964 F.2d 599
GENEVA ASSURANCE SYNDICATE, INCORPORATED, Geneva
Underwriters Syndicate, Incorporated, formerly known as LUI
Syndicate, formerly known as LUI Number Two, Incorporated;
Classic Syndicate, et al., Plaintiffs-Appellants,
MEDICAL EMERGENCY SERVICES ASSOCIATES (MESA) S.C., Decker &
Dodson, M.D.'S P.A., doing business as Paragon
Emergency Physicians, KXCare,
Incorporated, et al.,
United States Court of Appeals,
Submitted May 8, 1992.
Decided May 11, 1992.
Opinion May 18, 1992.*
Frank K. Heap, Charles G. Albert, Alfreda Bradley, Bell, Boyd & Lloyd, Chicago, Ill., for plaintiffs-appellants.
John F. Ward, Terri L. Mascherin, Theodore Tetzlaff, Scott C. Tomassi, Jenner & Block, Daniel T. Schibley, Dennis J. O'Hara, Wilson & McIlvaine, Chicago, Ill., John F. Early, Early, Collison, Tousey, Regan, Wlodek & Morrow, Elgin, Ill., Mary K. Sammons, William H. White, Ophelia S. Camina, Susman Godfrey, Houston, Tex., Bruce R. Meckler, Mark A. Brand, Michael I. Leonard, Pope & John, Gary A. Grasso, Heather H. Alderman, Cole, Grasso, Fencl & Skinner, Paul S. Turner, Robert B. Blasio, McCullough, Campell & Lane, Jeffrey T. Gilbert, Patricia J. Kendall, Sachnoff & Weaver, Chicago, Ill., for defendants-appellees.
Before BAUER, Chief Judge, POSNER, Circuit Judge, and WOOD, Jr., Senior Circuit Judge.
We have before us a motion to stay a temporary restraining order pending the decision of our appeal from that order. The parties seem unaware of the fact that a temporary restraining order is not an appealable order. So far as relevant to this case, 28 U.S.C. § 1292(a)(1) confines our jurisdiction to review interlocutory orders to orders granting or denying a preliminary injunction, which is a different animal from a temporary restraining order. Fed.R.Civ.P. 65(a), (b).
What is true, although not remarked by any of the parties, is that the name which the judge gives the order is not determinative. Sampson v. Murray, 415 U.S. 61, 85-88, 94 S.Ct. 937, 950-951, 39 L.Ed.2d 166 (1974); Diginet, Inc. v. Western Union ATS, Inc., 958 F.2d 1388, 1392 (7th Cir.1992); Doe v. Village of Crestwood, 917 F.2d 1476, 1477 (7th Cir.1990); McDougald v. Jenson, 786 F.2d 1465, 1472 (11th Cir.1986); 11 Charles Alan Wright & Arthur R. Miller, Federal Practice and Procedure § 2953 (1973). If it were, a judge could defeat a party's right to appeal by calling a preliminary injunction a temporary restraining order. So we must dig below the verbal surface.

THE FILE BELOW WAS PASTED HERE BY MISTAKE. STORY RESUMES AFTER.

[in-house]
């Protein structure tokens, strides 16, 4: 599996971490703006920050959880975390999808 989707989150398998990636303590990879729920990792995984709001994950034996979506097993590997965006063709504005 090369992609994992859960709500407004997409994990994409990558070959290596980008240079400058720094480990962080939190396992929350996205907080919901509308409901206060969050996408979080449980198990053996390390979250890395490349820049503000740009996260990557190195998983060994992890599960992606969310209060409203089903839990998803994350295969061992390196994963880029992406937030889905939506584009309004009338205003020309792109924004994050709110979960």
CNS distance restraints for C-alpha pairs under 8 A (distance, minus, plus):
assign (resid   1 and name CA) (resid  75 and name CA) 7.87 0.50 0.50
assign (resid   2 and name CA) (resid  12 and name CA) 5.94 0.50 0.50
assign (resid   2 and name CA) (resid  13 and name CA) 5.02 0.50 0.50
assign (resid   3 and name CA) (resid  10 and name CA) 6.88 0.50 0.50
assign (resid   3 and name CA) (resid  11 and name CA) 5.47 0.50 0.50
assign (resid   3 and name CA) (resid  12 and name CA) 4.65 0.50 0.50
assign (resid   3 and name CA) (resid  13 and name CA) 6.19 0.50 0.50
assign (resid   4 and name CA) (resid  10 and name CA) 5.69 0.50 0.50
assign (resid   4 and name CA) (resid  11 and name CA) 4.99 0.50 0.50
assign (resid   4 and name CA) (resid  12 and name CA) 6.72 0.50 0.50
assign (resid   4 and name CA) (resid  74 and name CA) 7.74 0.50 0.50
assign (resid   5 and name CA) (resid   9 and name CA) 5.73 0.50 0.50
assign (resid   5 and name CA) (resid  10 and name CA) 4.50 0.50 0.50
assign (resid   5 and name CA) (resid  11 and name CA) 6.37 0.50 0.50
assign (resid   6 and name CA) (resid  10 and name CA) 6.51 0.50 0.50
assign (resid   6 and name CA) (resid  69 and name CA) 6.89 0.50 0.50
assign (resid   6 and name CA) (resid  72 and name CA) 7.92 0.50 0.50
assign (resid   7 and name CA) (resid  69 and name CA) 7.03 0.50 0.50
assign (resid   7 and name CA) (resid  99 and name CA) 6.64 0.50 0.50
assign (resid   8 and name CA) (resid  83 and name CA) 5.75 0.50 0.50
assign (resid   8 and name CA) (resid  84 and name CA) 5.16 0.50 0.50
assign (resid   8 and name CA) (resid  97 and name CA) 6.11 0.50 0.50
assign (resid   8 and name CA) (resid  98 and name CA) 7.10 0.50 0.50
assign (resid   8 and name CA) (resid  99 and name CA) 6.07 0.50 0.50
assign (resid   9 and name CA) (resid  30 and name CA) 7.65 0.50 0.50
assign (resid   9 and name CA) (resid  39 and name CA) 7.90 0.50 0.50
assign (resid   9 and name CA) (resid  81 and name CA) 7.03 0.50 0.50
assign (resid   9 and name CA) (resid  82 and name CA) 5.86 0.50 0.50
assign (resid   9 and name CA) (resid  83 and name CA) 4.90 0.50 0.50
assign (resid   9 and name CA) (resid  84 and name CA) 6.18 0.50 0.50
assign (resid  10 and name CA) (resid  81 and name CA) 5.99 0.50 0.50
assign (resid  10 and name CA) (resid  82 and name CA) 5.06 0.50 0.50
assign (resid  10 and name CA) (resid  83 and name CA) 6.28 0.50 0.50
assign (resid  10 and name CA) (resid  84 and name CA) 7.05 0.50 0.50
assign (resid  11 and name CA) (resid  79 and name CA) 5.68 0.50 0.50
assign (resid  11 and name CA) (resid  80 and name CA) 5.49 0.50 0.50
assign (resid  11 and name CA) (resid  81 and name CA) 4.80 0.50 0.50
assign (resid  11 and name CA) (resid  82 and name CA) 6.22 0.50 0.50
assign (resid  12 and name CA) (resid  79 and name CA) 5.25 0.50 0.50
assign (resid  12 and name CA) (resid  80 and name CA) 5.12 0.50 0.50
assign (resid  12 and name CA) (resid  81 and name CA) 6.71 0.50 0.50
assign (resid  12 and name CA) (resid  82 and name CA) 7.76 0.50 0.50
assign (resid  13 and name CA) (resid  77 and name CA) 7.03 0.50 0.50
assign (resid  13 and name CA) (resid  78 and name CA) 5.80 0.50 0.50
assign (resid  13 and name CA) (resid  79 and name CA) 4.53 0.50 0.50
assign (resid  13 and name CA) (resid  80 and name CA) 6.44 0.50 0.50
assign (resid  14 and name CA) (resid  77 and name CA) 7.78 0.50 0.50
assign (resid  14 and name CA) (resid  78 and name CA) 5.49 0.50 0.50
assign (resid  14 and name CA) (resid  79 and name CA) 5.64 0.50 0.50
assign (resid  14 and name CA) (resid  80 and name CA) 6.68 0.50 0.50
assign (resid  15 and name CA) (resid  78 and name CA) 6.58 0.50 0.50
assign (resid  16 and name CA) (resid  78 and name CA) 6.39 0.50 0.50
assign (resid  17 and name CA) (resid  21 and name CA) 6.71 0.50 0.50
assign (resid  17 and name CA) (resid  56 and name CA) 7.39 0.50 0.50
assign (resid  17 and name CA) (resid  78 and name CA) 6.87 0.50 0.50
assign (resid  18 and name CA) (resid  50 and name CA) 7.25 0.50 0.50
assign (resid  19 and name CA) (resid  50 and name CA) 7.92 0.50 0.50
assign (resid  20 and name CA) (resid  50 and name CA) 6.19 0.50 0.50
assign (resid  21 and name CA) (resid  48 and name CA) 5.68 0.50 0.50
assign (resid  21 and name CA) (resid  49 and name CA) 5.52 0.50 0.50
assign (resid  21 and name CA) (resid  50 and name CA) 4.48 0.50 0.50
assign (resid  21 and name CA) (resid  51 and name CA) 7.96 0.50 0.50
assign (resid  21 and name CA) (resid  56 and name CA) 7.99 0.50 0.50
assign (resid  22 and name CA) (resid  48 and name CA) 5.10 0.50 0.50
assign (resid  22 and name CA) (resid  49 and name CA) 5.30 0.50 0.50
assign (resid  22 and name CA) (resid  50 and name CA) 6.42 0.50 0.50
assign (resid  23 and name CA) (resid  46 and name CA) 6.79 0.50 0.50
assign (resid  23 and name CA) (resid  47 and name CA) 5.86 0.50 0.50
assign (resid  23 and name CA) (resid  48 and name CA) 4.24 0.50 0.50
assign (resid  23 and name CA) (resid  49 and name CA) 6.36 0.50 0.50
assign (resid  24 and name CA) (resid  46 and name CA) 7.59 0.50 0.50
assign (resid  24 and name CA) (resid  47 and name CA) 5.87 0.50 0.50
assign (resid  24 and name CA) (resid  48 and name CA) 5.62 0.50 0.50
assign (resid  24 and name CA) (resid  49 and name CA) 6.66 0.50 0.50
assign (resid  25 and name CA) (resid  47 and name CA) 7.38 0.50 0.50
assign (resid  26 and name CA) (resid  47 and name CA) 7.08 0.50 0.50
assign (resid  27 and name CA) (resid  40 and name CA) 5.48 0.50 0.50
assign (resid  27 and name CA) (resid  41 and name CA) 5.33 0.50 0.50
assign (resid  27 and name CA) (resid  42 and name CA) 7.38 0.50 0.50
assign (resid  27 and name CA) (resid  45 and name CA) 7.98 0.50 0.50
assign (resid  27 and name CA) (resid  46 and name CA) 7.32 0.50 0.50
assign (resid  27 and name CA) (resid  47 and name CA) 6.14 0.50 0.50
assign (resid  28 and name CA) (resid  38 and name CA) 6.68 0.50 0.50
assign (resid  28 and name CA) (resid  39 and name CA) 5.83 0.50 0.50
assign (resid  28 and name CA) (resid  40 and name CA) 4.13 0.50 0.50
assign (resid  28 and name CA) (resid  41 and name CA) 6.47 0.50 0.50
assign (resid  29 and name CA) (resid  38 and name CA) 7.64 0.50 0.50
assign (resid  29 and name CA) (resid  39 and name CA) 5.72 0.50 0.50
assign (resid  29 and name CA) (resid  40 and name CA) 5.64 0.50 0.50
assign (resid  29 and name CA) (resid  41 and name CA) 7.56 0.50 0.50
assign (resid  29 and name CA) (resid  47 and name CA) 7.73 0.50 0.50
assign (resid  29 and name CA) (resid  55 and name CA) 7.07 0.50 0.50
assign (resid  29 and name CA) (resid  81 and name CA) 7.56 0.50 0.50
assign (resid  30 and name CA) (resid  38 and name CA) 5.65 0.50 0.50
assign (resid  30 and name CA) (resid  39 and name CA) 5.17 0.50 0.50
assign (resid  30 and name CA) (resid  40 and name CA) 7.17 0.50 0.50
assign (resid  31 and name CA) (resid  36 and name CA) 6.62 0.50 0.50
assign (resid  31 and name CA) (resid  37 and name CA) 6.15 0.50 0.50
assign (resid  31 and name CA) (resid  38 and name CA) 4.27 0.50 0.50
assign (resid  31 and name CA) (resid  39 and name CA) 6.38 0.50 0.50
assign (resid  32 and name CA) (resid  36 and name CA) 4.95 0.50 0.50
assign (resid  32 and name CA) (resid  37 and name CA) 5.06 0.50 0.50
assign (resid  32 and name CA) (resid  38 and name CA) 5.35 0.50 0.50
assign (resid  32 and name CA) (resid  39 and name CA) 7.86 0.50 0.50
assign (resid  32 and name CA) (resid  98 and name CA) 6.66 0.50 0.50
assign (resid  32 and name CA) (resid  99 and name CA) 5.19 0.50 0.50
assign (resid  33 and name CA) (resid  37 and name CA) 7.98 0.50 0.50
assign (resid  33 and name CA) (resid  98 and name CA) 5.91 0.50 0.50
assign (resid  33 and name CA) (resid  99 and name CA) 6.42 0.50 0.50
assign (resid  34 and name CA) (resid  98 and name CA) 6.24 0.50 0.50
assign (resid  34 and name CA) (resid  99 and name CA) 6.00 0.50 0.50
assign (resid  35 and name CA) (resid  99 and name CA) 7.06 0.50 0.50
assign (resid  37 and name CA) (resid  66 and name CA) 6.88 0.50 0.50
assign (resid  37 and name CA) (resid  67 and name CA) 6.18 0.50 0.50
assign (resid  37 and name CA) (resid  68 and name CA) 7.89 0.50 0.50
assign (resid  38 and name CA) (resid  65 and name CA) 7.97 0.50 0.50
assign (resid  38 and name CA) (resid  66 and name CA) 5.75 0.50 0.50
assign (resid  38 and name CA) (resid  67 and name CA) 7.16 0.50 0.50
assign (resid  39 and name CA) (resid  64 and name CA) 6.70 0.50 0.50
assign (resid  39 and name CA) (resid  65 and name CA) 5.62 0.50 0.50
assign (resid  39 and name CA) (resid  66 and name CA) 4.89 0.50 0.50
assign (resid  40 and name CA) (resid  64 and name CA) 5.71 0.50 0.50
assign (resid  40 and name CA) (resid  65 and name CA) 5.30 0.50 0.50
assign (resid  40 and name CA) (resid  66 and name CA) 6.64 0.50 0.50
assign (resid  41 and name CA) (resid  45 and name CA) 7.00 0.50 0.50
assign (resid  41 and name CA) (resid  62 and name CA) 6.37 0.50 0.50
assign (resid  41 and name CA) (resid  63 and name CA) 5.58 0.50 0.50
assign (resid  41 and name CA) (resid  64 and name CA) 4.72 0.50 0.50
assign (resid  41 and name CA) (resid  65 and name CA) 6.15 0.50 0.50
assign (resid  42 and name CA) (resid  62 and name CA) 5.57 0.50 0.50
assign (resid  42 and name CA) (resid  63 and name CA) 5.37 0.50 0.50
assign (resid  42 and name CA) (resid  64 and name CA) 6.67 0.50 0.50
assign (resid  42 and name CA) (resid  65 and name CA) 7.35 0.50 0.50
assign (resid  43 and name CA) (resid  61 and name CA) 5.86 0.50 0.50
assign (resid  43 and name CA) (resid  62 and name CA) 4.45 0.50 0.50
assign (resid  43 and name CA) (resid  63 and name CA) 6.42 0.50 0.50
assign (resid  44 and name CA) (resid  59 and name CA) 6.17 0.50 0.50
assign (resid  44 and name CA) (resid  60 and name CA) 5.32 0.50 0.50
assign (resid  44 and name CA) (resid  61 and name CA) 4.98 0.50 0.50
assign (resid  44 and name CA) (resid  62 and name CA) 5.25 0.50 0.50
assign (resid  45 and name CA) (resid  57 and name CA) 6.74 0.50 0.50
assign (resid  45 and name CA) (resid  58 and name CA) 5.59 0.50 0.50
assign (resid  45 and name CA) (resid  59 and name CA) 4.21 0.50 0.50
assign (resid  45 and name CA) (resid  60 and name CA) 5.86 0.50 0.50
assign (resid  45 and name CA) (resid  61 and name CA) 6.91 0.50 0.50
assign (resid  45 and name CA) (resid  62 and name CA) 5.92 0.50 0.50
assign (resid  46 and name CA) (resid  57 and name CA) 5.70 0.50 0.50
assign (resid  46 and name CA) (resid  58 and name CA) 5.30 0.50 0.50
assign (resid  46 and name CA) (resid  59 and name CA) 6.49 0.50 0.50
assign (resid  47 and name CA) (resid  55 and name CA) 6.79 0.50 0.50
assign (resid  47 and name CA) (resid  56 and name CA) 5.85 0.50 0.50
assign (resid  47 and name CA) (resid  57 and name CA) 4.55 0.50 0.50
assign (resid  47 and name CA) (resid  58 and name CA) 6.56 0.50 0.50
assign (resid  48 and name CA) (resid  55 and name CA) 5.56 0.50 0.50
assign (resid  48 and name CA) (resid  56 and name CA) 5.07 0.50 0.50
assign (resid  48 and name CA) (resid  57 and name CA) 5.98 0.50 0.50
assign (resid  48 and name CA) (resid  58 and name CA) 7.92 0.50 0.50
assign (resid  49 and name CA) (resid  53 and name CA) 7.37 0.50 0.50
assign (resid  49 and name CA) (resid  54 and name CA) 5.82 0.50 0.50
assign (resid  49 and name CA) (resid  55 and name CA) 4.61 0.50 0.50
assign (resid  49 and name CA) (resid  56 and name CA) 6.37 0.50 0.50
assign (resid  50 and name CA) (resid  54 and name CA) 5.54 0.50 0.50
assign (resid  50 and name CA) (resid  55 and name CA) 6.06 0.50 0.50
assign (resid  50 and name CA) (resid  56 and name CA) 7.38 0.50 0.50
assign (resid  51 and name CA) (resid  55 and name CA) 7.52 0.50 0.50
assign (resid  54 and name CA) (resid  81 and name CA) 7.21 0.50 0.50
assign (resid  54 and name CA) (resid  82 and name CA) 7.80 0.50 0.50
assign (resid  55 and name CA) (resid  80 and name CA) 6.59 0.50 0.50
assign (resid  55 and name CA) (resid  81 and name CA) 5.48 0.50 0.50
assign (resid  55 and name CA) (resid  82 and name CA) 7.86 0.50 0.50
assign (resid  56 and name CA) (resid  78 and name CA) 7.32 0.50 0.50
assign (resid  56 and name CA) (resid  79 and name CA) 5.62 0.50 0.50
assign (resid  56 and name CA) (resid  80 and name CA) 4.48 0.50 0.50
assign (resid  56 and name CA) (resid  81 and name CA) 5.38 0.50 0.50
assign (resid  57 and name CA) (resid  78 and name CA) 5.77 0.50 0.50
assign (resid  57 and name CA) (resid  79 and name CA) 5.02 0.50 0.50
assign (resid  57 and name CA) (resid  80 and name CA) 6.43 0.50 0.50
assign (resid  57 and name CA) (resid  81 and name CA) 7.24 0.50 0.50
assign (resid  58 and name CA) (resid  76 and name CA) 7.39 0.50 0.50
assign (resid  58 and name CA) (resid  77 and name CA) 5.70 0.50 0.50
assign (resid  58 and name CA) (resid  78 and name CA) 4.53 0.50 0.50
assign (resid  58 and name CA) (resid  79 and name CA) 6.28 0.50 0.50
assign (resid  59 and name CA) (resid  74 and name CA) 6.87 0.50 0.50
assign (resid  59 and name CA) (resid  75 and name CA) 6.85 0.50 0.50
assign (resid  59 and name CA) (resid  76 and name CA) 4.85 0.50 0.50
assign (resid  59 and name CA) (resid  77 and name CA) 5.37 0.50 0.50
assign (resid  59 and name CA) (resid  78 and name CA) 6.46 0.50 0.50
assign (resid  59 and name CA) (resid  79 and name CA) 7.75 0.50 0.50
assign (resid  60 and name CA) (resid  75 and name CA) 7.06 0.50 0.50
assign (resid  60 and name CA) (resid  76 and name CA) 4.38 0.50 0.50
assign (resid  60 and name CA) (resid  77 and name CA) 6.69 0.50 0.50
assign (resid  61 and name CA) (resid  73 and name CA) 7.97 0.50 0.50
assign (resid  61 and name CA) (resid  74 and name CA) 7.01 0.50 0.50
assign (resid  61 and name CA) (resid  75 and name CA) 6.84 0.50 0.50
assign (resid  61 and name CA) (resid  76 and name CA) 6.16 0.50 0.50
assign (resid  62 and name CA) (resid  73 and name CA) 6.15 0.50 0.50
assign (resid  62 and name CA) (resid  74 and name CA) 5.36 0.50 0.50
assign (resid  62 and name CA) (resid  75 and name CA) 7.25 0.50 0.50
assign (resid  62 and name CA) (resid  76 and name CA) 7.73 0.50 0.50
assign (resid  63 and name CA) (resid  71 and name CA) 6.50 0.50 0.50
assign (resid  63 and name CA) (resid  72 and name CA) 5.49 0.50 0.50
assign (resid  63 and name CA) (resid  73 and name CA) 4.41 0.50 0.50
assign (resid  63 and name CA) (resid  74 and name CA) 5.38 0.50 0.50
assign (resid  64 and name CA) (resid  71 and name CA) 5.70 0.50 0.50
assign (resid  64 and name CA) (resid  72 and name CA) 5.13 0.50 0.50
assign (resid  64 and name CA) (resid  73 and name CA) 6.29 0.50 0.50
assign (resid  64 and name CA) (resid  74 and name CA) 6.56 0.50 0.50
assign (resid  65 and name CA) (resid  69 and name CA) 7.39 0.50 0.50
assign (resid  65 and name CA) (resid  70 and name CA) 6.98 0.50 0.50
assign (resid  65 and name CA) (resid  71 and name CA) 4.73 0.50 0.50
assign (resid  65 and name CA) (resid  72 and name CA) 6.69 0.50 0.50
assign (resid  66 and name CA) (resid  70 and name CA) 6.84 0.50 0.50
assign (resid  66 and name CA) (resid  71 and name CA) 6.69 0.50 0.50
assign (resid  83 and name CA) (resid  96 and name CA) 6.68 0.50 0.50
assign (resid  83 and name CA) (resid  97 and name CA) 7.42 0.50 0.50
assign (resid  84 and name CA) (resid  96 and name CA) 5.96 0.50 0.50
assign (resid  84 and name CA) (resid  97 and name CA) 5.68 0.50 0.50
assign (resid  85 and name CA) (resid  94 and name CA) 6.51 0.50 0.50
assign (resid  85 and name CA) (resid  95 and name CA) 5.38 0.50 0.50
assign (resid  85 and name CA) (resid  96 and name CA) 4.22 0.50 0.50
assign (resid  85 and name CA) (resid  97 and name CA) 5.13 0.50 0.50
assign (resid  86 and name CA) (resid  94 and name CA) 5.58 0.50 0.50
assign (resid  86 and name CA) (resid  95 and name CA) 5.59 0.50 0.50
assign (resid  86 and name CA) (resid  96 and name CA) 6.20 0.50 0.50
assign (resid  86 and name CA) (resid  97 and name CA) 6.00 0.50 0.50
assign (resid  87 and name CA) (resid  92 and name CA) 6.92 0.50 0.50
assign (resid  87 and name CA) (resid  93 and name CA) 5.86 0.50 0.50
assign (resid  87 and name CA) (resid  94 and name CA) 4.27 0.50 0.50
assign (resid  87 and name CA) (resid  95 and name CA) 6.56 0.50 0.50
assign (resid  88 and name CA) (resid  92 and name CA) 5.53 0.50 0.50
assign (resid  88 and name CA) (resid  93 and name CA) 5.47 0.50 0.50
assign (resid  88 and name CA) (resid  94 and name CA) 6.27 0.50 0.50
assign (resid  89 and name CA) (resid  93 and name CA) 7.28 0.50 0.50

The essence of a temporary restraining order is its brevity, its ex parte character, and (related to the second element) its informality; the first element reduces the necessity for immediate appellate review and the third makes such review difficult because of the absence of a record. Rule 65(b) confines a temporary restraining order to ten days, plus one ten-day extension upon good cause shown, "unless the party against whom the order is directed consents that it may be extended for a longer period." The judge in our case entered, at the defendants' request, a "temporary restraining order" on April 24 that was to expire ten days later, on May 4. On April 29, at a status hearing, the order was extended by "agreement of the parties" until May 19, the date scheduled for a hearing on the defendants' motion for a preliminary injunction. Nothing in this sequence altered the status of the April 24 order. It was a bona fide, true-blue temporary restraining order, and therefore it was not appealable. True, a remark in the transcript of the status hearing suggests that the plaintiffs consented to the extension because they thought the order appealable and were planning to ask us for a stay. But a misapprehension of the rules governing appealability does not convert a temporary restraining order into a preliminary injunction.
We have no jurisdiction, and we therefore dismiss the appeal and the motion for a stay.
The opinion was released in typescript because of the urgency of the relief requested